I’m not gonna lie or try to candy coat this last weekend. It was part wonderfully successful and part near disaster. I think it’s important though, in this case to discuss and focus on the near disaster portion of our trip. I’m not really going to make excuses for the incidents either so my only hope is to explain what went on while we were out giving books away to the kids at all of the amazing events that were occurring over the weekend in San Francisco.
Over the weekend we anchored in Aquatic Park with two other very small boats. We arrived very early in the morning and we tied ourselves together and dropped and set our Bruce anchor. We used at least 75 feet of solid heavy chain which we measured for the first 70 feet by taking the chain from the bow of the boat to the stern on a 35 foot boat. As a precaution and because I was nervous about the wind and current that day I put out quite a bit more chain after that (nearly 25 feet). We had decided on at least 75 foot length because the depth of the water at Aquatic Park is only 15 feet at mean low (someone correct me if I’m wrong). That would mean we had at least a 5 to 1 ratio at high tide and should have been enough. As a safety precaution, one of the smaller boats dropped one of their smaller anchors, although admittedly, this probably wouldn’t have saved us too much, instead intended to slow down any problems.
Everything seemed fine and we made breakfast and hung out for a couple of hours with no problems. We’ve dropped anchor at Aquatic Park twice before without any incident. Once, we stayed on a smaller boat and once we stayed on two bigger boats so we really didn’t expect much to happen this day. In fact, we had a discussion about how many boats showed up at Aquatic Park throughout the day and how little chain they were putting out. Some boats didn’t even bother to set their anchors! I watched as more than one boat simply dropped an anchor straight down, stopped at the first sign of slack, and then left their boats immediately without checking anything. Because of all of this, I was sure we had more than enough down to hold us firm and be safe. Apparently, I might have been wrong.
So, this is what we came out to do. We had about 150 children’s books to give away throughout all the day’s festivities in San Francisco. In case you don’t know, there were a very large number of events going on and we wanted to get books into the hands of kids as much as we could. In fact, one of the things we did while we made breakfast and made sure our anchors were holding was to label our books. When this was all done, we had an amazing day giving out books to kids at the America’s Cup event and the Hardly Strictly Music Festival. At least this part of the trip was a huge success! Our joy was short lived…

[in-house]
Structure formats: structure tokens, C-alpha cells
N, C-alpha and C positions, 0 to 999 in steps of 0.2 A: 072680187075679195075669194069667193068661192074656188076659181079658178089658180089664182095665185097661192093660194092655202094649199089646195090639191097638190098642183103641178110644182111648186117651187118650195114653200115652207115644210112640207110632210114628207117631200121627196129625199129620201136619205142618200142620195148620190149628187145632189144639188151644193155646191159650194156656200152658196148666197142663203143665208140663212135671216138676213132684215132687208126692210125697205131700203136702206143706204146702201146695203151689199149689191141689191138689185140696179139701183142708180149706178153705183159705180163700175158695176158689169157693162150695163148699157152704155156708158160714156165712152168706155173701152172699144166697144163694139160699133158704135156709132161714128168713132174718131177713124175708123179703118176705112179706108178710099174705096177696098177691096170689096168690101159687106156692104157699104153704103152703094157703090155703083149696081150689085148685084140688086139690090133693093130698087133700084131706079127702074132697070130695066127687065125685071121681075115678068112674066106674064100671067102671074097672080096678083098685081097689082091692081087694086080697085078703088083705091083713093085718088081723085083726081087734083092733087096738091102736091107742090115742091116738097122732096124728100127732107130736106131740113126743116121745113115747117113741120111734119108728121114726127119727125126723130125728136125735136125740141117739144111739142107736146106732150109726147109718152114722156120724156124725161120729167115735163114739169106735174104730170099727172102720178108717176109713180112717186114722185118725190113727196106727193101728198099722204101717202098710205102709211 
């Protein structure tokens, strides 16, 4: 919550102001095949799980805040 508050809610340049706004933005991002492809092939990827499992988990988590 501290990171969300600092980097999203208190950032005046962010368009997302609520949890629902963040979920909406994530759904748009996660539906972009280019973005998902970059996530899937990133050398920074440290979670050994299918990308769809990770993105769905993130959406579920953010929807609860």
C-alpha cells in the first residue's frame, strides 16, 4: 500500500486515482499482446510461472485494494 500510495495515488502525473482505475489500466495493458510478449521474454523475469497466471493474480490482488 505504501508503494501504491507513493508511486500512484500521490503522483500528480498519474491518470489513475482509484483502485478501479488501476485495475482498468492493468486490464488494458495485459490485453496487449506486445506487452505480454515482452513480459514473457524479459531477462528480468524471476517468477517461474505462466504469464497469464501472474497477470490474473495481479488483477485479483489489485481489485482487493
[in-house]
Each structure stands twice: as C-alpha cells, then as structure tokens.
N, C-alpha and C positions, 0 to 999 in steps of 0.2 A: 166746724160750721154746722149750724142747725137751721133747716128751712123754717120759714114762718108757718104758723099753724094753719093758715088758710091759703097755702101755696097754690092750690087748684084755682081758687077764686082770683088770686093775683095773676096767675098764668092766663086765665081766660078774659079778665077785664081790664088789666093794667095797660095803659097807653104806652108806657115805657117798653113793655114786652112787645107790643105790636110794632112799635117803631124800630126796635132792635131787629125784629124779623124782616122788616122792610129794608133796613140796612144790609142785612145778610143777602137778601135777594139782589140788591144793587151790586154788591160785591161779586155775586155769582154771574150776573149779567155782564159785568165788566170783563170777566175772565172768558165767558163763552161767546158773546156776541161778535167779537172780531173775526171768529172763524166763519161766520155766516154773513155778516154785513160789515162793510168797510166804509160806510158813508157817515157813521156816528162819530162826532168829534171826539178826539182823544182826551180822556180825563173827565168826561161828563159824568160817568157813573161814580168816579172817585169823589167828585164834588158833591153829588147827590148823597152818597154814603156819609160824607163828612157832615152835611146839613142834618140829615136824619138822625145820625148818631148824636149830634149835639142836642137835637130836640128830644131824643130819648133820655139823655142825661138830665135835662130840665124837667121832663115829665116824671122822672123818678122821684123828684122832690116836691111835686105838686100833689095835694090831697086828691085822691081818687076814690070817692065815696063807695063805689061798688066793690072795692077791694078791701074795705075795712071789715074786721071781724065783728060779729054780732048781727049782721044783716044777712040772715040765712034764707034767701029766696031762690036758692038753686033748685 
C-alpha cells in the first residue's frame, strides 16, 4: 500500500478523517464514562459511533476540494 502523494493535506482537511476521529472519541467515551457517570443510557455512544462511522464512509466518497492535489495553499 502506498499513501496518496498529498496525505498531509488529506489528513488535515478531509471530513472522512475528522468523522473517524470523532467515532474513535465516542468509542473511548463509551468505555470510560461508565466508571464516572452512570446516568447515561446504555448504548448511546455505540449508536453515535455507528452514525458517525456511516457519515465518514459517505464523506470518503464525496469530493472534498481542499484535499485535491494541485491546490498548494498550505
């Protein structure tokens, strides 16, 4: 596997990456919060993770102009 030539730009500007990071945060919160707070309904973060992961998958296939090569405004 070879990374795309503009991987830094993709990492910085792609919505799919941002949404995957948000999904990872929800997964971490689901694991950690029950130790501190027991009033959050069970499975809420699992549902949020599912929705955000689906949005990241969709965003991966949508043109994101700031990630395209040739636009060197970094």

The Near Disaster
When we were walking over the hill from the America’s Cup racing to the park we realized to our horror that we weren’t at all in the same place as we left! Our boat was much further than where we had left it and we ran as fast as we could to get back to our boats to see what was happening. Of course, we were much too late to do anything about it except hear about it from the other boats who had witnessed the incident and the efforts by the National Park Service to correct it. We could only go by what they said to us (much of which I can’t print, and rightly so) but we heard some pretty horrifying stories.
It seems like everything was said about the incident. We were told the boat was on one side of the park near Balclutha, to being told we were drifting to the other side towards the sea wall, to being told our anchor was dragging, to being told someone had knocked us loose, to being told we put out too little chain, and other people having the opinion that we put out too much chain and didn’t drag but swung wide!
What has been most interesting is the differing number of opinions. So many have been in favor of one or something completely opposite. In fact, there were so many that I was originally going to write a post about all of the different opinions about the speculated scenarios and what might and might not have happened. But if there is one thing I’ve learned while sailing it’s that everyone has an opinion and they’re entitled to them so I’ll just listen and learn from them all. I’m all ears. Really though, I think the most important thing is this…
Apologies and gratitude
No matter what happened, we’d like to say a big thank you to NPS and of course apologize to all the other boats in the marina who would be full in their rights to call us any number of names and even apologize to some of them who very rightly have called us names for giving them a scare. In fact, I can’t approve some of the comments on this blog for the language used (we flew a Story Sailboat flag so everyone knew who the trouble was coming from). There were other boaters who helped us in a couple of different ways to sort out what happened so we can avoid any mistakes later and I’d like to thank you as well. There have also been people who, when we told them story, related the time they had an anchor drag. While that makes us feel better, it still can’t make up for the scare we must have given the fine sailing community. We learned a lot on this trip and don’t plan on making these mistakes again. Sailing is a good way to stay humble.